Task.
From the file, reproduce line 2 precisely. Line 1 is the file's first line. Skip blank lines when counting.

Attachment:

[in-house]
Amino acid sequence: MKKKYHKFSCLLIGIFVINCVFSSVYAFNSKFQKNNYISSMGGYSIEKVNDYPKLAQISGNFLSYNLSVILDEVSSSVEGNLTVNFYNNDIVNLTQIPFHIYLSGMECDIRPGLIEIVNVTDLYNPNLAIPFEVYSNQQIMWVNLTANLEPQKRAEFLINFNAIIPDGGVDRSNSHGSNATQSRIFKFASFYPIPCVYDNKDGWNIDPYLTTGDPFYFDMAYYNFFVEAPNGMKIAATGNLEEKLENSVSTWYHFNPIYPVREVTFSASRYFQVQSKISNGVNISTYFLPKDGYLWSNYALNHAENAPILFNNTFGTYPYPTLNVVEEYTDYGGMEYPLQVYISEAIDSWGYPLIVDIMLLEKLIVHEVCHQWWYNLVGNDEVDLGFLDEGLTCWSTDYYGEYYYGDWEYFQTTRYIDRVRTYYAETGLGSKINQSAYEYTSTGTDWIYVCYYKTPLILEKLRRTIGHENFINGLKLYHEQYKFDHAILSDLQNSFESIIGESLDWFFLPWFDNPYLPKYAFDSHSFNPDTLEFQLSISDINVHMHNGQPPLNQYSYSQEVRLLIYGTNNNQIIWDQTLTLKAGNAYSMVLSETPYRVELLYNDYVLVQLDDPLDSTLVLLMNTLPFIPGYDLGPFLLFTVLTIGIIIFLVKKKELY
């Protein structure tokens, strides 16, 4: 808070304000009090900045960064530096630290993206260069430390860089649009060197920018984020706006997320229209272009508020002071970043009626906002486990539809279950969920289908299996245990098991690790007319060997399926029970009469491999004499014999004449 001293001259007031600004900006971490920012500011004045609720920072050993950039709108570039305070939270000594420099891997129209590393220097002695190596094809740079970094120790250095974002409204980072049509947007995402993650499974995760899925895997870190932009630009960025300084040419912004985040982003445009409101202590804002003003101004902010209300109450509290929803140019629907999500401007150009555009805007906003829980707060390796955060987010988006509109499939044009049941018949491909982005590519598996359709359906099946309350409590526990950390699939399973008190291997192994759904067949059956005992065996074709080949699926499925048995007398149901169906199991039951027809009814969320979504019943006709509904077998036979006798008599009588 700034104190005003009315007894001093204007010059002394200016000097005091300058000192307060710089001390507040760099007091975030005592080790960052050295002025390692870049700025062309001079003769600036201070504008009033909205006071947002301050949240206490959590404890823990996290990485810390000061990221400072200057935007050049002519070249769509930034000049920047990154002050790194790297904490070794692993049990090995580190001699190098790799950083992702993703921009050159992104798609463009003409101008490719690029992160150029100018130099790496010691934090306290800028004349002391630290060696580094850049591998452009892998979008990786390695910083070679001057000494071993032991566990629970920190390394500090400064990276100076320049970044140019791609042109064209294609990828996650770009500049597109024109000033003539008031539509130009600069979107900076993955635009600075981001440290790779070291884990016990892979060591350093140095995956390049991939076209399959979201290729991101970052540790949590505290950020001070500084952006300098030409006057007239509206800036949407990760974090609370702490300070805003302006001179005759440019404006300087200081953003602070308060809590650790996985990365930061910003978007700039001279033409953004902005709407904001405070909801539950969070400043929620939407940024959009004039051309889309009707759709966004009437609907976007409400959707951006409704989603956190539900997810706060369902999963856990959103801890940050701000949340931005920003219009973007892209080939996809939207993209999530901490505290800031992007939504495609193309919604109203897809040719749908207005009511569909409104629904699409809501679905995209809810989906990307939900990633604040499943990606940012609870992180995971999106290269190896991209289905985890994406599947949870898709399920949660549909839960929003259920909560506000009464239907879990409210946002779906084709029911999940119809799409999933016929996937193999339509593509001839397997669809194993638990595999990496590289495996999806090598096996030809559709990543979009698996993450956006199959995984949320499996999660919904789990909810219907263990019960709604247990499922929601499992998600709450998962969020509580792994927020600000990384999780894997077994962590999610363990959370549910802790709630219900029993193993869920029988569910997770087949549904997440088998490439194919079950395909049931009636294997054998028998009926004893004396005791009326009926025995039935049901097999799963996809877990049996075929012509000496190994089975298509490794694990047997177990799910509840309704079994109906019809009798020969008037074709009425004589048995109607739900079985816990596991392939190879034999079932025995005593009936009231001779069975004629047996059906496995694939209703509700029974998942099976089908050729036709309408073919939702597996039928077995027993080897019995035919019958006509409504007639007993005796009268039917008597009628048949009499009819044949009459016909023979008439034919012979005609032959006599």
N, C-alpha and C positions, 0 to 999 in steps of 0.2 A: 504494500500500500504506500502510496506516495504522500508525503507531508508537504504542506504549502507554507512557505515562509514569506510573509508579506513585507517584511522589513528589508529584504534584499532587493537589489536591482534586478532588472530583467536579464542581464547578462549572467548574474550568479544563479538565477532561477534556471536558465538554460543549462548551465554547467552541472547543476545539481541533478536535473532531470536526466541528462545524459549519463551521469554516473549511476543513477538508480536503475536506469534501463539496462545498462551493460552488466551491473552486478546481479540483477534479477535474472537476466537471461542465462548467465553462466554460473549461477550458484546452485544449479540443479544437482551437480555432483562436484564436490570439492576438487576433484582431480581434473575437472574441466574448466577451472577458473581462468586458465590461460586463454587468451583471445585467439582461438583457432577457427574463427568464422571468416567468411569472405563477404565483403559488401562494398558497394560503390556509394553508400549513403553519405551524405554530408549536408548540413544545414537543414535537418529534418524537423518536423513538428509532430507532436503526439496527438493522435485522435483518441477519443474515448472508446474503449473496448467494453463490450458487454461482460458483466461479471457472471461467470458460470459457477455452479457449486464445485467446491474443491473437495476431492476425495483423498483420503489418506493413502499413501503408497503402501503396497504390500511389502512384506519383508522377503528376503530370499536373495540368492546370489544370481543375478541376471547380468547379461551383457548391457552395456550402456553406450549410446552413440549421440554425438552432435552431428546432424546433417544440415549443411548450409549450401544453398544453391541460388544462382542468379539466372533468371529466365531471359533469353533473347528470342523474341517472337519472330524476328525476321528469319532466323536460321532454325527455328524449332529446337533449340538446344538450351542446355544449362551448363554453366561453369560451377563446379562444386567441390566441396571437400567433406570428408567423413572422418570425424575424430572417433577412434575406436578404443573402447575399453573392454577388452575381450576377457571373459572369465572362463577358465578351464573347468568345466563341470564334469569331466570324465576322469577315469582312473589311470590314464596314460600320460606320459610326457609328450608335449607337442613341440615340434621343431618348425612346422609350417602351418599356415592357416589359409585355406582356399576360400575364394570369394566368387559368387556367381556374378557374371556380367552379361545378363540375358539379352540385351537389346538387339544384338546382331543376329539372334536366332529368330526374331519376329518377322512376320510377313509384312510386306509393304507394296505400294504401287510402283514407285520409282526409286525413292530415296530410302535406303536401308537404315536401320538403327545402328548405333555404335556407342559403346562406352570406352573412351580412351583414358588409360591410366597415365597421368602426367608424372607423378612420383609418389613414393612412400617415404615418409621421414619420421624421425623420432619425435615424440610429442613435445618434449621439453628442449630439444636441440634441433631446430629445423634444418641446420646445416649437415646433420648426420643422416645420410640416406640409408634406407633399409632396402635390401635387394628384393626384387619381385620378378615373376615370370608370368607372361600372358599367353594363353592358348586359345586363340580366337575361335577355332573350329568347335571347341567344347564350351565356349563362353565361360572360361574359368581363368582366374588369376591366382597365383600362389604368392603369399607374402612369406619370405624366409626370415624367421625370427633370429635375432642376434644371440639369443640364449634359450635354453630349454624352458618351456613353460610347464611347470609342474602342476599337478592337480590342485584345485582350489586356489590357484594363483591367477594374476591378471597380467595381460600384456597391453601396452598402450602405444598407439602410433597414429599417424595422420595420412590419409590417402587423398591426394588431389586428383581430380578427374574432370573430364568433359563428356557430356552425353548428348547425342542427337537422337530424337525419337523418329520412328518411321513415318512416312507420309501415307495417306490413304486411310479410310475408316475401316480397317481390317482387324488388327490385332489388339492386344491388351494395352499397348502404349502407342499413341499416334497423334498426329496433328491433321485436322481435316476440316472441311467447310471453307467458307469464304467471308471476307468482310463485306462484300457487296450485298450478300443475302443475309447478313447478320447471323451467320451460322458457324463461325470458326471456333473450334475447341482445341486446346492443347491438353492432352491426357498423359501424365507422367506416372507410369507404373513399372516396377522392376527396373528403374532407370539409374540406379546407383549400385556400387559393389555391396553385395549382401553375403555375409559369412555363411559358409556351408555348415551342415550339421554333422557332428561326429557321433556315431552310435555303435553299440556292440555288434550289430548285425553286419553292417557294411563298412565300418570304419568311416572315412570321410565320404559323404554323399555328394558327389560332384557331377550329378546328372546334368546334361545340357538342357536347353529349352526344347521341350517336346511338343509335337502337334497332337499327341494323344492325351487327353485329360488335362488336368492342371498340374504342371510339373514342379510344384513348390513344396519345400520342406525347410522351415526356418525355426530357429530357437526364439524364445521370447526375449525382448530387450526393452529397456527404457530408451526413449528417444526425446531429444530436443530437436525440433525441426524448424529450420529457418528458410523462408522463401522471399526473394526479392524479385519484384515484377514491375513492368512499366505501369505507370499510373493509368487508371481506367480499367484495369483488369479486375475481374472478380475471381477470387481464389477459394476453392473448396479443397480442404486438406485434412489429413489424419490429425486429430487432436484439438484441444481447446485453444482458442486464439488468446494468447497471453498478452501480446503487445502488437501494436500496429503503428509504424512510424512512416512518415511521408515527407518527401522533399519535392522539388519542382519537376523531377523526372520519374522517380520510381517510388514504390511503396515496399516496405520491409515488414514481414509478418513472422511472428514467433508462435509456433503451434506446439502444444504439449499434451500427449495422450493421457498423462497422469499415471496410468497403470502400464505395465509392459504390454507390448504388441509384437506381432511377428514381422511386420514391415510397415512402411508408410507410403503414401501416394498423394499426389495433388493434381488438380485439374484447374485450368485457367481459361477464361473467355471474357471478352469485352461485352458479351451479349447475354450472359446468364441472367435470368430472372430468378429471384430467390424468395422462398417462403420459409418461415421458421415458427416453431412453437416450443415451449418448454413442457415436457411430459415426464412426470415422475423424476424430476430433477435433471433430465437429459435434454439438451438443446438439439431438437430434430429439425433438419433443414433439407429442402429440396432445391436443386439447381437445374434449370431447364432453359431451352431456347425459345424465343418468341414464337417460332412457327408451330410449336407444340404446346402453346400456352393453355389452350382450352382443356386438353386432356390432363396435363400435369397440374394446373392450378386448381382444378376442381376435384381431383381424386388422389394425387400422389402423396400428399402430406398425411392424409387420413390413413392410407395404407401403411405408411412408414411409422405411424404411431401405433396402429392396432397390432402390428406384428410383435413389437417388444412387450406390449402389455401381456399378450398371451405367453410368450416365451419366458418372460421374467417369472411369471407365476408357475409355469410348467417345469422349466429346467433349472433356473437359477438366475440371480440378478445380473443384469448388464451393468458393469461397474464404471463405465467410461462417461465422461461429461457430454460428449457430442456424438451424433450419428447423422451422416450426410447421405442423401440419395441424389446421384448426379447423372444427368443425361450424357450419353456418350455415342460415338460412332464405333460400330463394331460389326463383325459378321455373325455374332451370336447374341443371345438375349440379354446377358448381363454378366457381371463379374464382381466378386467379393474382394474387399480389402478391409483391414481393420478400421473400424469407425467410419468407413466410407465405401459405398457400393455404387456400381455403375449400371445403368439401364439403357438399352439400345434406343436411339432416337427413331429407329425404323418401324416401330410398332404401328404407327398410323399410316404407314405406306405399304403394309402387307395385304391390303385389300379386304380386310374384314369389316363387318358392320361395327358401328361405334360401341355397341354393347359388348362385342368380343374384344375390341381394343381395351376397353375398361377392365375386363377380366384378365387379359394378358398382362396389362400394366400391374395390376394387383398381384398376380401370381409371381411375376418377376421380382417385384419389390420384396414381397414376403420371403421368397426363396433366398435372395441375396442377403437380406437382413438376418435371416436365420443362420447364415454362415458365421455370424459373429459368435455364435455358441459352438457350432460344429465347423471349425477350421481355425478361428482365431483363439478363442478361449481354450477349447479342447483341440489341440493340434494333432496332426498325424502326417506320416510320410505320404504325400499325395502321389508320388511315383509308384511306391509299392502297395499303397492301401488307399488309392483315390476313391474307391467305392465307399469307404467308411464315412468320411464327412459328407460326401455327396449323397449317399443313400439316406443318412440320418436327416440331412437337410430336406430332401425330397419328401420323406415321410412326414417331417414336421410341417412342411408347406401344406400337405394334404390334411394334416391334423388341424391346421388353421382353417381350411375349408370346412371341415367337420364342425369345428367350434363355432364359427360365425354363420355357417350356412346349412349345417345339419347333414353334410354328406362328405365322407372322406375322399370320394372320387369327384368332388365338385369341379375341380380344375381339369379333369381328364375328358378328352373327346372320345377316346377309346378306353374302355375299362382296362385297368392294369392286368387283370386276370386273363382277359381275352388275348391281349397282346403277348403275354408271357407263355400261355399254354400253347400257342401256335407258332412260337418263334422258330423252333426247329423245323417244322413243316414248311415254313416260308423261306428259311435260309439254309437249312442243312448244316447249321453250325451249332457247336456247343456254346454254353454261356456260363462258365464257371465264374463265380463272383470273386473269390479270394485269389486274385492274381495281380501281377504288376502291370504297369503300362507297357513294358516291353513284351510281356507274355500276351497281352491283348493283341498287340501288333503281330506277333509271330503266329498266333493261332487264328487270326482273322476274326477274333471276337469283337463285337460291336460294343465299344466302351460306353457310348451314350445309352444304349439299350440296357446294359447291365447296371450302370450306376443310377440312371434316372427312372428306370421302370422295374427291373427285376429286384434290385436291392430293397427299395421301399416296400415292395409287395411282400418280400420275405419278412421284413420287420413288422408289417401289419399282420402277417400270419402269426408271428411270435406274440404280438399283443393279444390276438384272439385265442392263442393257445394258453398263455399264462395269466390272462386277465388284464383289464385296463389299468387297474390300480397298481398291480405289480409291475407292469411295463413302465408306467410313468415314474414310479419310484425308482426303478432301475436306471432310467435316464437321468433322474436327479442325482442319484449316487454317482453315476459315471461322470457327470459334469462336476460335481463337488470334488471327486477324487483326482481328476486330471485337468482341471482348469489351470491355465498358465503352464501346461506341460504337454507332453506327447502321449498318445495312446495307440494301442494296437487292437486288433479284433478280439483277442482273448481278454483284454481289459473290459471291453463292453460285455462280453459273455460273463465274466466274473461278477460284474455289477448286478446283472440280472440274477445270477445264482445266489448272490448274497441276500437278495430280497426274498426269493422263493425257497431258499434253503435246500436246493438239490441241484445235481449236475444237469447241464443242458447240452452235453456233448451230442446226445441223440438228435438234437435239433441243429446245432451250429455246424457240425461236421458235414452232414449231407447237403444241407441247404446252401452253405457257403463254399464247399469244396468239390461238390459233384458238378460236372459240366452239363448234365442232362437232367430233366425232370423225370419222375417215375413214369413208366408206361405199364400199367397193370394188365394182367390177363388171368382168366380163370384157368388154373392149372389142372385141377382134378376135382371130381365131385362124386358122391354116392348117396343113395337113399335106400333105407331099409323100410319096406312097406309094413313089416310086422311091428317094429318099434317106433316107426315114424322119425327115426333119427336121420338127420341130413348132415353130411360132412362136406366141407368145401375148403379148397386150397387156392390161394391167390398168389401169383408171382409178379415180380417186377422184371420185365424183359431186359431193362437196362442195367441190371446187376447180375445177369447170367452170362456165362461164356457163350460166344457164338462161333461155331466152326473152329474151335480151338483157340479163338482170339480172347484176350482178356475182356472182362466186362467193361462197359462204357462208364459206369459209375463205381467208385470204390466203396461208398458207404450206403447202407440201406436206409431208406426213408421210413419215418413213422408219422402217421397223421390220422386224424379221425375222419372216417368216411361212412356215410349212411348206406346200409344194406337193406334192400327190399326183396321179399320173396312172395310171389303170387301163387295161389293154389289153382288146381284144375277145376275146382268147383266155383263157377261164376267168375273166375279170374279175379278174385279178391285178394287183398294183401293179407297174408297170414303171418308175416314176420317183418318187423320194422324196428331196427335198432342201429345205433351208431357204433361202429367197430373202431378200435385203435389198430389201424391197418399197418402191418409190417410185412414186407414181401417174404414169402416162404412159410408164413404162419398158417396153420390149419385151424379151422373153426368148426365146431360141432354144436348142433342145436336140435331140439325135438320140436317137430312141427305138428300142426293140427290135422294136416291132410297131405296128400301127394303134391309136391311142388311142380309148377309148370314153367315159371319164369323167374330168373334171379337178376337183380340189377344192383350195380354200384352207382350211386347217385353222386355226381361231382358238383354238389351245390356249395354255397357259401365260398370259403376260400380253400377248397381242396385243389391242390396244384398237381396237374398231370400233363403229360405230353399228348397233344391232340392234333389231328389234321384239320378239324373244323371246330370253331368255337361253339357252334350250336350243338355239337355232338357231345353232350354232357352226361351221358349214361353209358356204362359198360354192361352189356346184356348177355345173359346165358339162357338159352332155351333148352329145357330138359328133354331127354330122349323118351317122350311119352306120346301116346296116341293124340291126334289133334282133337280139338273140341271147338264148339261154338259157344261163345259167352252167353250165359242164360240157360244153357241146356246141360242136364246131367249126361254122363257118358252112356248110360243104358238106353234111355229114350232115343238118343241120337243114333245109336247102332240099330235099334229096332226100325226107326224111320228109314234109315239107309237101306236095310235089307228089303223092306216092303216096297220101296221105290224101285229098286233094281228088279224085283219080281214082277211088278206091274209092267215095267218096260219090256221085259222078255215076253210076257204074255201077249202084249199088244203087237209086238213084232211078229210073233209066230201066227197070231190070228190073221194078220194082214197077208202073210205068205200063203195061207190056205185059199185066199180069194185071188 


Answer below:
Amino acid sequence: MKKKYHKFSCLLIGIFVINCVFSSVYAFNSKFQKNNYISSMGGYSIEKVNDYPKLAQISGNFLSYNLSVILDEVSSSVEGNLTVNFYNNDIVNLTQIPFHIYLSGMECDIRPGLIEIVNVTDLYNPNLAIPFEVYSNQQIMWVNLTANLEPQKRAEFLINFNAIIPDGGVDRSNSHGSNATQSRIFKFASFYPIPCVYDNKDGWNIDPYLTTGDPFYFDMAYYNFFVEAPNGMKIAATGNLEEKLENSVSTWYHFNPIYPVREVTFSASRYFQVQSKISNGVNISTYFLPKDGYLWSNYALNHAENAPILFNNTFGTYPYPTLNVVEEYTDYGGMEYPLQVYISEAIDSWGYPLIVDIMLLEKLIVHEVCHQWWYNLVGNDEVDLGFLDEGLTCWSTDYYGEYYYGDWEYFQTTRYIDRVRTYYAETGLGSKINQSAYEYTSTGTDWIYVCYYKTPLILEKLRRTIGHENFINGLKLYHEQYKFDHAILSDLQNSFESIIGESLDWFFLPWFDNPYLPKYAFDSHSFNPDTLEFQLSISDINVHMHNGQPPLNQYSYSQEVRLLIYGTNNNQIIWDQTLTLKAGNAYSMVLSETPYRVELLYNDYVLVQLDDPLDSTLVLLMNTLPFIPGYDLGPFLLFTVLTIGIIIFLVKKKELY